My dad had many hammers. Hammers large and small, short and long, wood, metal, fiberglass and plastic were scattered around his workshop: claw hammers, framing hammers, tack hammers, ball-peen hammers, a sledge hammer, various mallets, mauls, and hatchets. There was even an electric hammer, a nail gun that automatically focused just the right amount of energy on a special nail to drive it precisely into the wood. My dad did not collect hammers but he had many because he loved to make things, especially of wood.
It never occurred to me to ask my dad which hammer was his favorite. His hammers were tools; each had its own purpose and function. All the same, I knew that one hammer was special even though it was not the most specialized and certainly not the most expensive.
As a young boy learning to use a hammer, my dad would give me a handful of nails and a board. While he was doing his woodwork, I’d sit on the workshop floor and tap away, holding the hammer midway up the handle. Tap, tap, tap, taking dead aim with each tap. Hit the nail on the head. Tap, tap, tap. Time for a story and a lesson.
In the Depression, my dad was working at F. W. Woolworth’s – one of the original “five and dime” stores – when he got a better job at a shipyard. He had to provide his own hammer for the new job so he bought a claw hammer at Woolworth’s for fifty cents. That fifty cents represented a substantial part of his wages but also an investment in his future. On one of his first days at the shipyard, as he was using his new hammer, an older worker asked to see it. My dad proudly handed over his new hammer only to see his co-worker immediately saw off the bottom half of the handle. When my dad asked, “Why’d you do that?” his co-worker replied, “Well, you weren’t using the bottom part of the handle anyway!” Daddy was then told to take it to the repair shop and get a new handle – which he did. A lesson taught, learned, and taught again.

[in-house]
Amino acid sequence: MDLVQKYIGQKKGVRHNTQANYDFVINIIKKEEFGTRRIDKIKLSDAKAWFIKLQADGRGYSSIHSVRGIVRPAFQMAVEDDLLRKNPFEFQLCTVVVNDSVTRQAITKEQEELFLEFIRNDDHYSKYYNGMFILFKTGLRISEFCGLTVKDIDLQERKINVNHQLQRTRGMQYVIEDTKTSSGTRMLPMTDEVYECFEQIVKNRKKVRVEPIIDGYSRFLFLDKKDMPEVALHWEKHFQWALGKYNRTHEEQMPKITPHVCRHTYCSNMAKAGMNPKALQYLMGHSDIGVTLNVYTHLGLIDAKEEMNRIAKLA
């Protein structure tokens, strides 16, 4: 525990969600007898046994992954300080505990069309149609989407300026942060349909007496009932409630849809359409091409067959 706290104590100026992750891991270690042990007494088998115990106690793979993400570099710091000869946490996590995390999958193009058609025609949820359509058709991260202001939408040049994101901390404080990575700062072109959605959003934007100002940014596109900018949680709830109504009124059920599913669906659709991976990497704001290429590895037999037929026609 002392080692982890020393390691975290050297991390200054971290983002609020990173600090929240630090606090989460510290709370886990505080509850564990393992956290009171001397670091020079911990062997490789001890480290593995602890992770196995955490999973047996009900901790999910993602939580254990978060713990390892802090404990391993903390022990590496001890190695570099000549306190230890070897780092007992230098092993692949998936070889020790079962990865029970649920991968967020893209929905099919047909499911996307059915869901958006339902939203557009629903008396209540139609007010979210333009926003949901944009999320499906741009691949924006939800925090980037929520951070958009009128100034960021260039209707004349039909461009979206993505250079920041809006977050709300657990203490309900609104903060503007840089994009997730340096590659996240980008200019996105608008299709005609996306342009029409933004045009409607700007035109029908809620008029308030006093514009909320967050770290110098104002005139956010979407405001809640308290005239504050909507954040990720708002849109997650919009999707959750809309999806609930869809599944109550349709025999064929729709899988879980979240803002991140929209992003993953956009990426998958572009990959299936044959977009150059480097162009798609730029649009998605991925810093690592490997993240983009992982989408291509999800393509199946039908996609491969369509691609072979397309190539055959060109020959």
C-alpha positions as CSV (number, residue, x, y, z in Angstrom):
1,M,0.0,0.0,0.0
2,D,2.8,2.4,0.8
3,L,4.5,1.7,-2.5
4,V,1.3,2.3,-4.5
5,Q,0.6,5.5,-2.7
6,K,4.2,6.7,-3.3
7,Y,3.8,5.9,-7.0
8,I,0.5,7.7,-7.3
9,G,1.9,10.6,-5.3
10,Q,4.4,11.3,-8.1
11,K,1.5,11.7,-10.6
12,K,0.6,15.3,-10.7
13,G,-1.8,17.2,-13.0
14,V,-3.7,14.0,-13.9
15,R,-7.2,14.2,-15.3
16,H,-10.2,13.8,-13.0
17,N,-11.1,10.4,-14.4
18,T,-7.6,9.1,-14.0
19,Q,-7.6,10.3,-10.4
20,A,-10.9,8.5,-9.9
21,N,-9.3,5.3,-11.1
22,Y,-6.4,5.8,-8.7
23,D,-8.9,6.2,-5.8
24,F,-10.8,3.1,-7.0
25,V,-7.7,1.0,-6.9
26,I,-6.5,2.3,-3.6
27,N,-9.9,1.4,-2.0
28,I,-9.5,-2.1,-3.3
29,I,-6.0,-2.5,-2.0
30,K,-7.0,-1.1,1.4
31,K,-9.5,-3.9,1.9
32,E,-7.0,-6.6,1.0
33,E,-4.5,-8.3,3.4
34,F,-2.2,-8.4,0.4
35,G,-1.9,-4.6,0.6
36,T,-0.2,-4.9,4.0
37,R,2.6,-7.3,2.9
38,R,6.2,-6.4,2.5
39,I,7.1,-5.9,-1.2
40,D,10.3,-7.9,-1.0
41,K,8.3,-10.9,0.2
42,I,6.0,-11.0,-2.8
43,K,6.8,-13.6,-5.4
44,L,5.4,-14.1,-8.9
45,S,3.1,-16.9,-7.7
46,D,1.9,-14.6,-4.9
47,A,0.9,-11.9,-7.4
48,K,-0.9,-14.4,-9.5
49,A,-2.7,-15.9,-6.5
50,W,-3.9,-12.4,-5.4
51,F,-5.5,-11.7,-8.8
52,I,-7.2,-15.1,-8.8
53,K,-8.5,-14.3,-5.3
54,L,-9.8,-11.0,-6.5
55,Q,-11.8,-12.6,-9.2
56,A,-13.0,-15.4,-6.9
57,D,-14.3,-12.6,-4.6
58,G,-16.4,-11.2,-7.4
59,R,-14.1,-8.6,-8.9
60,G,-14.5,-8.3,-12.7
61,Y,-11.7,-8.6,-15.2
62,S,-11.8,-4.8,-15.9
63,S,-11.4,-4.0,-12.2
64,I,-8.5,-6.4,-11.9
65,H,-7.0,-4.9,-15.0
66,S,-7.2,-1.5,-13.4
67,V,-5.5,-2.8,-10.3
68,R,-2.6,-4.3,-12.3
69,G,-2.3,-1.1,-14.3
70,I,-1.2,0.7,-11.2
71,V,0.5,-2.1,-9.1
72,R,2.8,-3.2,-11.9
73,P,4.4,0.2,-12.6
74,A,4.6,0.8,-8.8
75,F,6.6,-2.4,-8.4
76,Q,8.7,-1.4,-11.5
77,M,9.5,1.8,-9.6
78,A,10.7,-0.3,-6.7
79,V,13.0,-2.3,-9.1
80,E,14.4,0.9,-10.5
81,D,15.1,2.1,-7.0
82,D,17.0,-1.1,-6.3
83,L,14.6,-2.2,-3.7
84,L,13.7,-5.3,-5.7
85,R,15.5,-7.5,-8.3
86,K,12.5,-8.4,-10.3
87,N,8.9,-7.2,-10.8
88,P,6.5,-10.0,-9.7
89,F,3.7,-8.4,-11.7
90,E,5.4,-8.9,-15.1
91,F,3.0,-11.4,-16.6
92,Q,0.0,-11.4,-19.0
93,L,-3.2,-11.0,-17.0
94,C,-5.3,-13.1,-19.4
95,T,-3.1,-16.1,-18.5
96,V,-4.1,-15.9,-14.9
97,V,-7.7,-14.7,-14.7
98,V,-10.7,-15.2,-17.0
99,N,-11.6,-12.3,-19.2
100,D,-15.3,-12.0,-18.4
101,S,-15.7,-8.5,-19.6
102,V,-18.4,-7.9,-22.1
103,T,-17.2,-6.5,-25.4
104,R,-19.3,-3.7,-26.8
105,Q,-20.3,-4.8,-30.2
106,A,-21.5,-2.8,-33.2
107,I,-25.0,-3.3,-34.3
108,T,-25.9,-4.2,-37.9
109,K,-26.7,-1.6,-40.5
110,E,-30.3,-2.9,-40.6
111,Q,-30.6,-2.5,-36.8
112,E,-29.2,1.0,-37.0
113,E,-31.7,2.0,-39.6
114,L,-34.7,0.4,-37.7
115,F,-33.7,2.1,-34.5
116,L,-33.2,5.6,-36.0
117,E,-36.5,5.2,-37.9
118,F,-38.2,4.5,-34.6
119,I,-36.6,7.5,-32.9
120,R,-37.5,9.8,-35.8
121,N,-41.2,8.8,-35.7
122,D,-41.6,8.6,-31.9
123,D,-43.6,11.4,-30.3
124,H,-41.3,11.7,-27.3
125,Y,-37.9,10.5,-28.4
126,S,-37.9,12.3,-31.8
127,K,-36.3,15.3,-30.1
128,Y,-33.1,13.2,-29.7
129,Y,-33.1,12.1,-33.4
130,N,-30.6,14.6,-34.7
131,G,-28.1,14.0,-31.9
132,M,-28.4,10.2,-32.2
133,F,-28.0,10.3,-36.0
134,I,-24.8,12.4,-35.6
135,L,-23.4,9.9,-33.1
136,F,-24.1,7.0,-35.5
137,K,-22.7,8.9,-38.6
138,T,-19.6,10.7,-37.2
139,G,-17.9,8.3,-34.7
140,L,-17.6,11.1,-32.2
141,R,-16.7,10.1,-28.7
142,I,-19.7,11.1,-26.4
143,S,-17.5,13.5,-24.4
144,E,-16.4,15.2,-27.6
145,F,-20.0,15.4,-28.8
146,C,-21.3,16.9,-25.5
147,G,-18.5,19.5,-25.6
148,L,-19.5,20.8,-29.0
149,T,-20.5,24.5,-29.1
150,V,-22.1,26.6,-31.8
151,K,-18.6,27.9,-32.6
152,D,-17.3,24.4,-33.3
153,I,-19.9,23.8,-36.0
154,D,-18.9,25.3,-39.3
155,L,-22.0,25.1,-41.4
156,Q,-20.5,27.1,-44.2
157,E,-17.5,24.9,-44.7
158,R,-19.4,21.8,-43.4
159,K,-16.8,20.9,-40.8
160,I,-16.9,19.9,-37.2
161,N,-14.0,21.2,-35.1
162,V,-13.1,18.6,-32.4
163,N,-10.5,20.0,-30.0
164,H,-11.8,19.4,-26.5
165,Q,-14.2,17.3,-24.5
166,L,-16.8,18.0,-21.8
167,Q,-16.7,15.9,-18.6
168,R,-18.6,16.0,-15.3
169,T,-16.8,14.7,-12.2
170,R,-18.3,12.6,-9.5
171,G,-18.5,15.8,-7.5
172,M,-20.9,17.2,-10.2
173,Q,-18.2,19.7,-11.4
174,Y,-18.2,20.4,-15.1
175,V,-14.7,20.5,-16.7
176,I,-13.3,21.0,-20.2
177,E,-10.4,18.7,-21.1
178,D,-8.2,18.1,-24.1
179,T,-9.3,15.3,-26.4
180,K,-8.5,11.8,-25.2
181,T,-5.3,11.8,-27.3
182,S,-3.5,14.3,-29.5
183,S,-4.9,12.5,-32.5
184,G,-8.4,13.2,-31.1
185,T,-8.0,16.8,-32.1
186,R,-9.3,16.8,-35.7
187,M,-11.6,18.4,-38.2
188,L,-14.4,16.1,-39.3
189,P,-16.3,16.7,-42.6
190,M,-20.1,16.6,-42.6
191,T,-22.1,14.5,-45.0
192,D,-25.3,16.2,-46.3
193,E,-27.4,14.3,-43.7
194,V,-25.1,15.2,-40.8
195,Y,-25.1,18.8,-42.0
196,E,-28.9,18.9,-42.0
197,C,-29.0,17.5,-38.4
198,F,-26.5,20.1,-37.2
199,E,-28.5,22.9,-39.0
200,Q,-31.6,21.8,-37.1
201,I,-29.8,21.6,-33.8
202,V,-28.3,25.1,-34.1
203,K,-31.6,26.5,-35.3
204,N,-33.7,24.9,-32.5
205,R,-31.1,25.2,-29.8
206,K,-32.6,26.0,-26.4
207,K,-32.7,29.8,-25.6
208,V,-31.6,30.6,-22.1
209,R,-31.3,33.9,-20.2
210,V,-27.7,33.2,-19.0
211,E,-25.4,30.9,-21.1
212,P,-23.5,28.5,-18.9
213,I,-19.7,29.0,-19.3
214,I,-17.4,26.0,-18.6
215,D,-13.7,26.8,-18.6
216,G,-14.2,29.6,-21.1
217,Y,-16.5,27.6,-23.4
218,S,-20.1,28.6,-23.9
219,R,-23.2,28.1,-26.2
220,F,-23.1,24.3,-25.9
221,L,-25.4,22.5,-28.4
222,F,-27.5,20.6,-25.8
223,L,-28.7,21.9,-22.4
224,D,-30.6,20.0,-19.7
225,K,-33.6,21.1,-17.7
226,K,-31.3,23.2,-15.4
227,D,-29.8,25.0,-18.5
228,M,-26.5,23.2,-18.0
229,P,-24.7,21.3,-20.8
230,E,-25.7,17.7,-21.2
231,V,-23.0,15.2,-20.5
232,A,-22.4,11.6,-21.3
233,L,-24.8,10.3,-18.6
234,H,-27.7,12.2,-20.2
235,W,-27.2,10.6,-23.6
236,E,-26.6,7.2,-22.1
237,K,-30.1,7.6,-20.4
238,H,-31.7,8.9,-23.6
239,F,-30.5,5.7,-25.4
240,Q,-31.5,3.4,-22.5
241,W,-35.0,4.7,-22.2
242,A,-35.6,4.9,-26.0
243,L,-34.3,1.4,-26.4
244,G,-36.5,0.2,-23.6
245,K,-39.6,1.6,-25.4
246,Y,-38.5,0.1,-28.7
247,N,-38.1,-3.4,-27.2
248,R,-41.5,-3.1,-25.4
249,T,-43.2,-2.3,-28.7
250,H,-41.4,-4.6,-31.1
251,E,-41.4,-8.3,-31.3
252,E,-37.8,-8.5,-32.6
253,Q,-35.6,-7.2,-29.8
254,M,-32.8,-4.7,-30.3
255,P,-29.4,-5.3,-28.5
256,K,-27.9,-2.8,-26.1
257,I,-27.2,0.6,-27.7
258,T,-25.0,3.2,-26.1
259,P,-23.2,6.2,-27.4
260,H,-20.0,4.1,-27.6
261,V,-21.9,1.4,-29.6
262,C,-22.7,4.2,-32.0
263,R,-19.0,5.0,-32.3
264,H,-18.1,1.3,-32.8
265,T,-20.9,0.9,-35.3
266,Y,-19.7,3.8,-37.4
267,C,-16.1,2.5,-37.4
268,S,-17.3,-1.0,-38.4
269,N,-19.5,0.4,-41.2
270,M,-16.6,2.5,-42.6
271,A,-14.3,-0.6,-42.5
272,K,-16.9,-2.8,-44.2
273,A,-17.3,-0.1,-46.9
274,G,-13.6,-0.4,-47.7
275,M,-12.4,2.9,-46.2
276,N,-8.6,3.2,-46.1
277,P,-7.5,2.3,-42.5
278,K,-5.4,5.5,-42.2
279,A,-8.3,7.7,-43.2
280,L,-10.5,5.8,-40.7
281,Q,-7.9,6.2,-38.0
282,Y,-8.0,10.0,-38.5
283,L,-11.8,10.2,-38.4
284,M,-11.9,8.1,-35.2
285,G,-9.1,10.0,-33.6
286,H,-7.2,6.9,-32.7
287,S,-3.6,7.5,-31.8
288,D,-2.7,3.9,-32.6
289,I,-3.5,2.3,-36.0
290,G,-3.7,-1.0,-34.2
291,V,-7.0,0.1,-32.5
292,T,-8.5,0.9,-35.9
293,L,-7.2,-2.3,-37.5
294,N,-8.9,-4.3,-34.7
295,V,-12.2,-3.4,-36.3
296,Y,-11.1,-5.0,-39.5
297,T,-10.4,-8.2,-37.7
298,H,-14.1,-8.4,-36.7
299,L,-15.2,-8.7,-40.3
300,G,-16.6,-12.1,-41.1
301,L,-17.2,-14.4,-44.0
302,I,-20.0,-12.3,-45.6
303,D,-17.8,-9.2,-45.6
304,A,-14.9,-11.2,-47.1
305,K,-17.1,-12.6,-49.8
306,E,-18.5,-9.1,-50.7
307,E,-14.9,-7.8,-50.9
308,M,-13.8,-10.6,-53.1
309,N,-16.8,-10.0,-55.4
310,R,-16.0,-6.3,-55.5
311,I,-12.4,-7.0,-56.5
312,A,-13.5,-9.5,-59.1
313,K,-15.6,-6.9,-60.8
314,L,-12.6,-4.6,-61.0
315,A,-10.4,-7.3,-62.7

There are newer and perhaps better hammers than that five and dime Depression hammer. Computer designed and made of space age materials, a modern hammer is a model of efficiency as a striking tool. Some don’t even look like hammers. Modern hammers are variously engraved, marked and labeled promoting these features (not to even mention the safety warnings!). My dad’s old hammer is marked only “Drop Forged” but I feel certain it was “Made in the USA”.
As child, my goal was to learn to use that hammer correctly. I practiced. I drove nails, pulled them out, straightened them and drove them in again. I wasn’t making anything – just practicing using that hammer. Practice makes perfect.
No one ever asked my dad which hammer he used to build his workshop, make a roll top desk, frame a picture or fashion a cradle for his great-grandchildren. Of course, his answer would have been different in each case and would have always included “The right tool for the job”. So I learned that even though a tool might be selected on its own merits for a job, the favored becomes the favorite through years of generating a life’s work and the tales that embellish it.
My dad had more saws than hammers, but that’s another story.
I had eight hammers myself. Now I have nine but these days am more likely to be seen with a camera in my hand. Photography is my wood and I have, well, quite a few cameras to practice with. You never can tell when one might be needed and I certainly want to use the right tool for the job.